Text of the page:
Yet another new hire leaves the company just within 3 months of his induction. Sounds familiar?
Organizations lose 25% of all new employees within the first year, says research made by Allied Workforce Mobility Survey. While a considerable number of factors like work-life balance, pay, lack of recognition are stated from the employee’s end, at times, misalignment of expectations drives unhappiness amongst the new hires after starting the position. Setting real expectations of what a typical day at the workplace looks like, what organization culture they believe in, an idea of hierarchy. So, only those candidates who feel that they have the job skills and feel that the organization’s culture and structure align with that of theirs.
What is Organization Culture?
Every organization has its own culture, that descends from the top management – founders, key stakeholders to the employees of the company. Be it a dress code, their priorities, employee policies, customer policies, and many others.
Employers want people who can fit into the organization on the go or have the innate traits that match with the organization’s culture.
What are the types of Organization Culture?
#1 Ethics & Value-Based Culture
Values drive the culture. The entity strongly emphasis on ethics, integrity, and employee morale. Also, they put employees first, and believe that happy employees lead to organizational prosperity and bring in happy customers.
Example: Tata Group focuses on 5 values, Leading Change, Respect for individuals, Integrity, Excellence, and Learning & Sharing.
Personality traits such organizations look for in potential candidates: Integrity, Empathy, Autonomy, and Accountability
#2 Customer-Centric Culture
In customer-centric organizations, customers are treated as gods. In such organizations, all the activities carried out and hustling are customer-centric. Right from the C-level executives to the entry-level customer service representatives are instilled with a customer service attitude.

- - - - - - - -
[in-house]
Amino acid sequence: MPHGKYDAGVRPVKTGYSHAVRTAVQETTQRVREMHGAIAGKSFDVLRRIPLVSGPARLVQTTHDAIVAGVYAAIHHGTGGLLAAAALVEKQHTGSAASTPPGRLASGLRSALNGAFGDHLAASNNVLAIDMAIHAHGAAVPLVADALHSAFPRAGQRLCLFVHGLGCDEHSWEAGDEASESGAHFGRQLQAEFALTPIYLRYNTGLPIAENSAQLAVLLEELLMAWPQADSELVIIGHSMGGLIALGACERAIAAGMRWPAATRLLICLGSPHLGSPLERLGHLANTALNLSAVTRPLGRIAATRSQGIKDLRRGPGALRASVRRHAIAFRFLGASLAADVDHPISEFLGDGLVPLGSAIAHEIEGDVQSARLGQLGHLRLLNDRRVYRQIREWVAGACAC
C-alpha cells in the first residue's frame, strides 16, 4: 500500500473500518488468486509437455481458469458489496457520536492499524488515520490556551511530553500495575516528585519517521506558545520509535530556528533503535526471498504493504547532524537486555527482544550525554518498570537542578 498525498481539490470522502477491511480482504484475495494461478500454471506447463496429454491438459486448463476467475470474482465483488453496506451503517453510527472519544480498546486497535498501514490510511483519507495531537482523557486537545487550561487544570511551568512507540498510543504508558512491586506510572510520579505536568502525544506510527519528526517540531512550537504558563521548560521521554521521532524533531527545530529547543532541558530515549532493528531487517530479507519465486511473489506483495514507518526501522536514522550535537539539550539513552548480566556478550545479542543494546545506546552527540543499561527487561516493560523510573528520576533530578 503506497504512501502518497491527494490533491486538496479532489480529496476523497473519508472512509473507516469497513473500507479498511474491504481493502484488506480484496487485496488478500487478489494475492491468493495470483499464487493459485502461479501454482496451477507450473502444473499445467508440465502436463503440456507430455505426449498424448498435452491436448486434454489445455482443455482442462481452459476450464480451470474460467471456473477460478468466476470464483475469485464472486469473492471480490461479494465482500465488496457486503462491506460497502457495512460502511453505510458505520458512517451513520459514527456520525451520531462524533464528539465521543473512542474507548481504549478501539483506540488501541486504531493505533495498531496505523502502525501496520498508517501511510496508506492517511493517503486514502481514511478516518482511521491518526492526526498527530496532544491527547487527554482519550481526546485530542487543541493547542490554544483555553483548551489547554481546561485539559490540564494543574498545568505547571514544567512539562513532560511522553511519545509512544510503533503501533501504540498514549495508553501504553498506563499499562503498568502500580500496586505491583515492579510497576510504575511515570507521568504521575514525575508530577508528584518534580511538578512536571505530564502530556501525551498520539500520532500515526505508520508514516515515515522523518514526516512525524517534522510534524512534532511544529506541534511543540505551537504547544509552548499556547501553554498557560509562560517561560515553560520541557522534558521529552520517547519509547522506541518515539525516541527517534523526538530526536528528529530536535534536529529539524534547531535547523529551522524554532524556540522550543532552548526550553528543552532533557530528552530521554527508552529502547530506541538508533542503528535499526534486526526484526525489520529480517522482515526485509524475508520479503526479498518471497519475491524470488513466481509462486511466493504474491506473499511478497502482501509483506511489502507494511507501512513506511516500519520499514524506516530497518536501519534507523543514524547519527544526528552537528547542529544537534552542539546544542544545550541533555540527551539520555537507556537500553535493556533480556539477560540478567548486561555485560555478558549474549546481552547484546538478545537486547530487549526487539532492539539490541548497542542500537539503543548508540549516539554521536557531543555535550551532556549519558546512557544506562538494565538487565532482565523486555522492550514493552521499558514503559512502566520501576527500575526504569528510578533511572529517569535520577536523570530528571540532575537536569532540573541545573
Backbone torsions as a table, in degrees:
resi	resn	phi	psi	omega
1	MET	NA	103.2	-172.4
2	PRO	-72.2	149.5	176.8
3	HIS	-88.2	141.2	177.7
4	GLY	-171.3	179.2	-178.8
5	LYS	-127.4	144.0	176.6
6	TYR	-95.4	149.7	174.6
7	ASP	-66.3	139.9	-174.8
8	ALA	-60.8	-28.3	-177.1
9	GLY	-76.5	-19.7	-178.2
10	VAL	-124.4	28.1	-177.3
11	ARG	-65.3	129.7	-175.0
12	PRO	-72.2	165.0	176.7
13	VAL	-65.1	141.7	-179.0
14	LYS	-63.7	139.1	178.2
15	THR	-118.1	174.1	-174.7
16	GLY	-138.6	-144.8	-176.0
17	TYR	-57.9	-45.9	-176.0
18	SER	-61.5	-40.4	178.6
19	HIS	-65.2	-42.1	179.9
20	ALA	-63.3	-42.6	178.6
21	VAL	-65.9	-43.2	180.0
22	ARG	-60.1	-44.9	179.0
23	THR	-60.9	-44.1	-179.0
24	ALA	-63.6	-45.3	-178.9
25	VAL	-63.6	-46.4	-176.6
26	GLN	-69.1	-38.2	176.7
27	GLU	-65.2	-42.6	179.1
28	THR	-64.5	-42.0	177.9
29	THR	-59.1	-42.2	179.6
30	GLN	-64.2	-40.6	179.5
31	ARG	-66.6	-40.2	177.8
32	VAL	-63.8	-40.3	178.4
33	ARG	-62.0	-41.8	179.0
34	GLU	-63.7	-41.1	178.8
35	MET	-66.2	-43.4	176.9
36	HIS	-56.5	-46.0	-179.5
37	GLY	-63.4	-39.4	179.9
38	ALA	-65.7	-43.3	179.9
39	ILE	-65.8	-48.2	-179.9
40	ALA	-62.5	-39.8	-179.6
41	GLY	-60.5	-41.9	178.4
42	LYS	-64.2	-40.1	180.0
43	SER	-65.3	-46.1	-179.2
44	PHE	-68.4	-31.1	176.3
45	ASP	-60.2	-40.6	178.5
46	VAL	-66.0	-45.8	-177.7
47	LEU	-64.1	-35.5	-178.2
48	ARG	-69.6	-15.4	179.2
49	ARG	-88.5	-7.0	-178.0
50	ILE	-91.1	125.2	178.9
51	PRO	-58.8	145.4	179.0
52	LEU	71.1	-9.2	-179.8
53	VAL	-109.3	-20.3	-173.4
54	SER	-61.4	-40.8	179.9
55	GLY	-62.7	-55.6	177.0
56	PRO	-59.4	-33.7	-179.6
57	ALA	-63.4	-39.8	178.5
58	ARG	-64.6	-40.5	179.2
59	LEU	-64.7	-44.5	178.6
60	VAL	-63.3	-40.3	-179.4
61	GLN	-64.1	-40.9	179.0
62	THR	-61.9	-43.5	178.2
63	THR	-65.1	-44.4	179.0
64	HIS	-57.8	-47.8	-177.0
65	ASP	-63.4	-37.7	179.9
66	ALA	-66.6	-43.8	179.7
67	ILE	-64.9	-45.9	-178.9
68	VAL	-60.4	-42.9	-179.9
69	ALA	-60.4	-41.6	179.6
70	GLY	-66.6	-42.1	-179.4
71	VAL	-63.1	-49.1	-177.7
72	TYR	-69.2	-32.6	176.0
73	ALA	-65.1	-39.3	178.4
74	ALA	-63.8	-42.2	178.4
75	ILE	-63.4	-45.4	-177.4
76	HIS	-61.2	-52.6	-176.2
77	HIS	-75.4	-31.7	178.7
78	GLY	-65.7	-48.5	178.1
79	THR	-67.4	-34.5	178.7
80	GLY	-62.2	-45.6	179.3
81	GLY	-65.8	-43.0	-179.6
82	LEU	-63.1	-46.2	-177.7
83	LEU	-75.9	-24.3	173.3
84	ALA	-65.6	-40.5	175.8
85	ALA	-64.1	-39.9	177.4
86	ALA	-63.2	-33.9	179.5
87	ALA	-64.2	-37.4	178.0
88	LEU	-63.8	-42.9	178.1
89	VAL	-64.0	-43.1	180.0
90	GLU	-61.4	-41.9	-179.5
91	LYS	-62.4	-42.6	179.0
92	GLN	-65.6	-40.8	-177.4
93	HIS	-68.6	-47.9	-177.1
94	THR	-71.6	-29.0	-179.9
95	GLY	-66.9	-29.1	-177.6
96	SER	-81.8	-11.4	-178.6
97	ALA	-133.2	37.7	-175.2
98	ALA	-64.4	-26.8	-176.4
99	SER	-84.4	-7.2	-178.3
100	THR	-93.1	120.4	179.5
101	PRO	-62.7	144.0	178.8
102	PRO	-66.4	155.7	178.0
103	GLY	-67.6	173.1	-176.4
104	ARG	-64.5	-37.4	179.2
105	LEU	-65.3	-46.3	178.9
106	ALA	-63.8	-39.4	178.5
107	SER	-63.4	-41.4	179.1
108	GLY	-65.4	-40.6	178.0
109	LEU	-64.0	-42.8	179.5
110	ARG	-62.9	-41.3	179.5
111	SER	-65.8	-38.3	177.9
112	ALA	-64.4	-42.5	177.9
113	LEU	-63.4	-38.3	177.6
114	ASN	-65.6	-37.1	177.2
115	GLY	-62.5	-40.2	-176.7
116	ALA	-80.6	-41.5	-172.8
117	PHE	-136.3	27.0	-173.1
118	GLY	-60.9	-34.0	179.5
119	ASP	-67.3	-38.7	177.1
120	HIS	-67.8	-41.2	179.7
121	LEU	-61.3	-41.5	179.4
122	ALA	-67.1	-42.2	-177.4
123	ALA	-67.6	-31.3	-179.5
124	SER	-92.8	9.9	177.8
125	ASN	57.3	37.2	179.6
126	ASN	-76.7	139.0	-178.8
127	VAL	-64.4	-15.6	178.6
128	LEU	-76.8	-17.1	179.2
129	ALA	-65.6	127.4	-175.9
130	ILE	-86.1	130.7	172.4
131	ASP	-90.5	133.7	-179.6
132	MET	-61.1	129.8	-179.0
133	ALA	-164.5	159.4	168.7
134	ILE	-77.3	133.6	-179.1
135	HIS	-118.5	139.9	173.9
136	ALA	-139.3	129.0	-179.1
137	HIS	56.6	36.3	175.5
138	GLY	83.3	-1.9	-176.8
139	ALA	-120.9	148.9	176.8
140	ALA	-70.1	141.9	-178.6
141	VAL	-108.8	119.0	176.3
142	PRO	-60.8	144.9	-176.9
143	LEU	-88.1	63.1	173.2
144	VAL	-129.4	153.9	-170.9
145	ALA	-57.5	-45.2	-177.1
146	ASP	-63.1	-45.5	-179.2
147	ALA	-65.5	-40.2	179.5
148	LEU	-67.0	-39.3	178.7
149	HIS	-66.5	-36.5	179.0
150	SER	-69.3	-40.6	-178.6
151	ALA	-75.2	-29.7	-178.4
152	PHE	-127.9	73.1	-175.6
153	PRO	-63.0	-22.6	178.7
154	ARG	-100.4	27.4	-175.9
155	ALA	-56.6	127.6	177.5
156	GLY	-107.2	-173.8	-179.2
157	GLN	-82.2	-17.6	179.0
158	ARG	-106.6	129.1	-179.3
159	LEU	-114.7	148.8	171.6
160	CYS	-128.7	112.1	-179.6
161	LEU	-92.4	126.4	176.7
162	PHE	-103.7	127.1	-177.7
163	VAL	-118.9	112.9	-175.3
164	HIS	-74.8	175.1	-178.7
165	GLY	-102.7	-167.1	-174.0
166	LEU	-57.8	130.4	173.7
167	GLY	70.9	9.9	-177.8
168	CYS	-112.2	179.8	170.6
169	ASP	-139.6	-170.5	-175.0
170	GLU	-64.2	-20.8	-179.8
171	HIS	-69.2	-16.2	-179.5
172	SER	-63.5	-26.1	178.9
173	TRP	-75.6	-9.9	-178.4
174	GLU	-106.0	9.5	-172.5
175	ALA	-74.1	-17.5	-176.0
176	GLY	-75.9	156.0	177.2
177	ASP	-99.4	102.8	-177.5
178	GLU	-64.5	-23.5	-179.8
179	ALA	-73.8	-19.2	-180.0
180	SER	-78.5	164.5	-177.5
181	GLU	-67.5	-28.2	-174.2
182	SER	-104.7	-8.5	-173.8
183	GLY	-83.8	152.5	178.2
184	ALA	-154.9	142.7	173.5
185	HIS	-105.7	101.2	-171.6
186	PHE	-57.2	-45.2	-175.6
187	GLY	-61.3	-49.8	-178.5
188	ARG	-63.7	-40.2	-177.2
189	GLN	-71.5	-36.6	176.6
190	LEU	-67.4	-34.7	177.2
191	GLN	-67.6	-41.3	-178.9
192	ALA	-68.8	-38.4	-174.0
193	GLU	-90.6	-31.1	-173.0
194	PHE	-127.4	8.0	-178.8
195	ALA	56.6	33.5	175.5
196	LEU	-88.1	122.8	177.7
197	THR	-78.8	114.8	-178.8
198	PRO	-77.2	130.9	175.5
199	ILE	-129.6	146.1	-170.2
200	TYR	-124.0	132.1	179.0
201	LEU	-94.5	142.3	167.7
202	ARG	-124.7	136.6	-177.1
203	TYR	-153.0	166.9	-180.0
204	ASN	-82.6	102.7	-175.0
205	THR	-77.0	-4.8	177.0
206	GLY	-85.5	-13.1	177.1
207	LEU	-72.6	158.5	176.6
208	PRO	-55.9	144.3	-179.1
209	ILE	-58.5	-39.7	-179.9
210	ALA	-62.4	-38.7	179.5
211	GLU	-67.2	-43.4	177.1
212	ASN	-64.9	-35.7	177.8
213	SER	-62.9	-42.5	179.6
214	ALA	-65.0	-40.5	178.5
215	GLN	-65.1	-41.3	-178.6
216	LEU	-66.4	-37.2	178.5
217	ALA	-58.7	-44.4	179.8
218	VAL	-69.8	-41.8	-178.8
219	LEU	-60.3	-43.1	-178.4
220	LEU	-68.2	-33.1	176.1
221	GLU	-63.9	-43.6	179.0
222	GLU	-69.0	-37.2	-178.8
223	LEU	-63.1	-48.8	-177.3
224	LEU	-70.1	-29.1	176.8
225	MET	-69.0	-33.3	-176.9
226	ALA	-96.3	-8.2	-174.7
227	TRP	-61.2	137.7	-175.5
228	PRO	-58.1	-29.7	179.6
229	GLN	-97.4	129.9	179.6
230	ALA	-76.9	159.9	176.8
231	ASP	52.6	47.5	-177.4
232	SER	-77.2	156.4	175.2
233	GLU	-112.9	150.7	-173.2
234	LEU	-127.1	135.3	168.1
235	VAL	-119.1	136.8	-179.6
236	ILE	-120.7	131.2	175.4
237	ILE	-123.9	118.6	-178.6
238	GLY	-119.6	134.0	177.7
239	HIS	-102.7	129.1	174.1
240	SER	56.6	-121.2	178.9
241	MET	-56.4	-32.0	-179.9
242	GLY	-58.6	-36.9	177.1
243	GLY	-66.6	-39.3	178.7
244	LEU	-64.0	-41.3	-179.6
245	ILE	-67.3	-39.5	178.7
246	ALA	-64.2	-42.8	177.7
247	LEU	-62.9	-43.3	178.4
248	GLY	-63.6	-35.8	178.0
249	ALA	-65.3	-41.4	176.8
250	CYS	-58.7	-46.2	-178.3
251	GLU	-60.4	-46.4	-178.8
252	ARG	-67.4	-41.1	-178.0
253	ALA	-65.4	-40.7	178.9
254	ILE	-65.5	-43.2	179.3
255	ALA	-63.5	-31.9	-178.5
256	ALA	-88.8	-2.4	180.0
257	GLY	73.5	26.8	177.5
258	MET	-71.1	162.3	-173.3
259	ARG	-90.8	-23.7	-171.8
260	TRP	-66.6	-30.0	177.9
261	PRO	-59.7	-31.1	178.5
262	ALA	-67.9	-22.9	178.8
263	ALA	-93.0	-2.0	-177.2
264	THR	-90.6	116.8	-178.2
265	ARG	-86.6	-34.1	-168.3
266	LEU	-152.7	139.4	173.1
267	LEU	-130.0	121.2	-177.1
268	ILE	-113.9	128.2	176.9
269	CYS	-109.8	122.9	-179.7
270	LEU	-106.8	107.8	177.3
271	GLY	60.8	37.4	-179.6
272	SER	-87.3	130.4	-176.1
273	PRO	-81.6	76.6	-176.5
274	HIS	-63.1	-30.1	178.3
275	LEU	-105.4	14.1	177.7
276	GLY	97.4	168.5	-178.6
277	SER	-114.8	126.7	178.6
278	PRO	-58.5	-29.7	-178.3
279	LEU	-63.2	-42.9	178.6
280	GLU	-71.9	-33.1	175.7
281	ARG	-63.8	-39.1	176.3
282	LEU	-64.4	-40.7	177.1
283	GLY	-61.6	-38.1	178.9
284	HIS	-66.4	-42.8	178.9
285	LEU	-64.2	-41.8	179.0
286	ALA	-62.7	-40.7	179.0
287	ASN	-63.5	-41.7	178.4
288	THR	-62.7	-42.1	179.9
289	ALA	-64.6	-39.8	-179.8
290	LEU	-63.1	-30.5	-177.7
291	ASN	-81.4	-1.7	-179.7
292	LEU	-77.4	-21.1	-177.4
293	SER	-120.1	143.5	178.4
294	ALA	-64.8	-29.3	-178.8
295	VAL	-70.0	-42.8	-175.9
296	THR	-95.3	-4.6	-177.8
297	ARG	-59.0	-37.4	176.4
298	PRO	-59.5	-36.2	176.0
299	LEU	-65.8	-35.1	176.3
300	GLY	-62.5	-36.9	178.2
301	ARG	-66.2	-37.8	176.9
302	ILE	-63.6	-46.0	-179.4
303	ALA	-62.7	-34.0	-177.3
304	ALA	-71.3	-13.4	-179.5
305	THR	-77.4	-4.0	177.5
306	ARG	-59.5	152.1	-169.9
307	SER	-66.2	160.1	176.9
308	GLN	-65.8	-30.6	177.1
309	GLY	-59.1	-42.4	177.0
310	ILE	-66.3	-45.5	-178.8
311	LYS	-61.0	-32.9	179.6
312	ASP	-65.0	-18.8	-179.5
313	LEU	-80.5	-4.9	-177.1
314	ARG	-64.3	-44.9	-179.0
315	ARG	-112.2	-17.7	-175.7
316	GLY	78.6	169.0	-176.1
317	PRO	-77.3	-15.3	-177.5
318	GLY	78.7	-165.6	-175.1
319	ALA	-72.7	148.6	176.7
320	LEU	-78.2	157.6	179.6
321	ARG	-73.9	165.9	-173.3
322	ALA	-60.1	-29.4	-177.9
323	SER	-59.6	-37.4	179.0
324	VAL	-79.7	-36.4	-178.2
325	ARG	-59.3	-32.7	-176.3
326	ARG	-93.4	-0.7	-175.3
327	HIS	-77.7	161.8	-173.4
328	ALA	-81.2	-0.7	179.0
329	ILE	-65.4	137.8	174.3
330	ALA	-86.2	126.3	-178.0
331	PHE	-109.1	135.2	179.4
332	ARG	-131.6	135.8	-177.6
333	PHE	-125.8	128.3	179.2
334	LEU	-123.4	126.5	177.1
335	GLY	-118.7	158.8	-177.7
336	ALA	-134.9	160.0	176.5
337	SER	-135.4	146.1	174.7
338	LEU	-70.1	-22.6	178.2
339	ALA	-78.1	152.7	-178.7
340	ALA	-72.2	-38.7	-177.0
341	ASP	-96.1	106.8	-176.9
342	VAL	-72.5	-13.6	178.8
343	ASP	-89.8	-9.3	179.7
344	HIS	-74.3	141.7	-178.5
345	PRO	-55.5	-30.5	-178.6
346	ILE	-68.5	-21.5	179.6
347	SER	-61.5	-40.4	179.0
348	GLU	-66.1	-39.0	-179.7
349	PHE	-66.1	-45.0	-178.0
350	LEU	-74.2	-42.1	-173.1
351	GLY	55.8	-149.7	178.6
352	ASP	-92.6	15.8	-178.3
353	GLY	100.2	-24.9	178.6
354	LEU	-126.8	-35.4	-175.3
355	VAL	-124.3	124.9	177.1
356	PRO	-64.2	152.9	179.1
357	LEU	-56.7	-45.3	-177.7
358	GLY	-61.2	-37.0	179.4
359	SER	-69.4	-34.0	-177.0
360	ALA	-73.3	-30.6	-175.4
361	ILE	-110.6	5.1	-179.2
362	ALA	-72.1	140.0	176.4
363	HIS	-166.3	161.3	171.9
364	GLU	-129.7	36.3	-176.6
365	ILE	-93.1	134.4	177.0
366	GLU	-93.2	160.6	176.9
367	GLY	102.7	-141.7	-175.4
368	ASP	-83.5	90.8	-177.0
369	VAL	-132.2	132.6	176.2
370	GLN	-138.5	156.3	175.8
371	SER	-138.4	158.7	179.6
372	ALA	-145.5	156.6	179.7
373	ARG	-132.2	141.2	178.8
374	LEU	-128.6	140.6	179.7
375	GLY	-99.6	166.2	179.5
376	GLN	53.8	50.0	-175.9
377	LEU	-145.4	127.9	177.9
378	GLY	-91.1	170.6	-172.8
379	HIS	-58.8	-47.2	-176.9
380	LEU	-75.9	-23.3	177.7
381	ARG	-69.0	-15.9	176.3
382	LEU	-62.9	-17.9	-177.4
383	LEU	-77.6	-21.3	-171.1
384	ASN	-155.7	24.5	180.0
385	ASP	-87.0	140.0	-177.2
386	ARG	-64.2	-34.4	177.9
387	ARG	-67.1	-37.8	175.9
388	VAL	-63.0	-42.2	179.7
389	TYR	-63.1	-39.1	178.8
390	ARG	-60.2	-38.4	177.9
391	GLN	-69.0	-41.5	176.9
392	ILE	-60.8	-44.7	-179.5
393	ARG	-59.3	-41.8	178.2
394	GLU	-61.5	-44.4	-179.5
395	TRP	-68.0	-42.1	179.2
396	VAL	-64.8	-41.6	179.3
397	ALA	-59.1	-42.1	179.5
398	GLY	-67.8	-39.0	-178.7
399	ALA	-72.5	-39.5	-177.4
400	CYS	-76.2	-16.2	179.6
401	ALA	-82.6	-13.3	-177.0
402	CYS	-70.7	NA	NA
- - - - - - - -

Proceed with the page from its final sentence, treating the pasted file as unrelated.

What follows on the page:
Example: Amazon positions itself as one of the most customer-centric companies in the world.
Personality traits such organizations look for in potential candidates: Leadership, Ownership, Pro-activity, Empathy, Persuasiveness, and Innovation.
#3 Perfection-Oriented Culture
In perfection-oriented organizations, organizations need nothing but perfection. These types of organizations are typically known for the top-notch quality of their products. Hence they recruit employees who have exceptional command over their skills and believe in quality than quality.
Example: Apple believes in creating excellence and thus perfectionism and the highest level of innovation. No wonder why Apple is known for its innovation and quality of design. Employees are instilled with competitiveness, creativity, and utmost perfectionism.
Personality traits such organizations look for in potential candidates: Thoroughness, Conformity, Perseverance, and Perfectionism
#4 Ultra-Aggressive Culture
Ultra-aggressive organizations are always focused on value competitiveness and outperforming competitors. They are revenue-centric and expect employees to outperform their job roles. They believe in only one moto ‘Get shit done‘.
Example: Uber has an ultra-aggressive work culture emphasizing Agility, Forward-Thinking, and Change Management. Employees are expected to quickly adapt to the changes in management and put work first before anything else.
Personality traits such organizations look for in potential candidates: Stress management, Self-resilience, Change management, Assertiveness, and Tolerance
How to Assess Culture Fitment of Candidates?
#1 Pre-employment Assessments
”Culture fitment = Skill fitment + Personality fitment”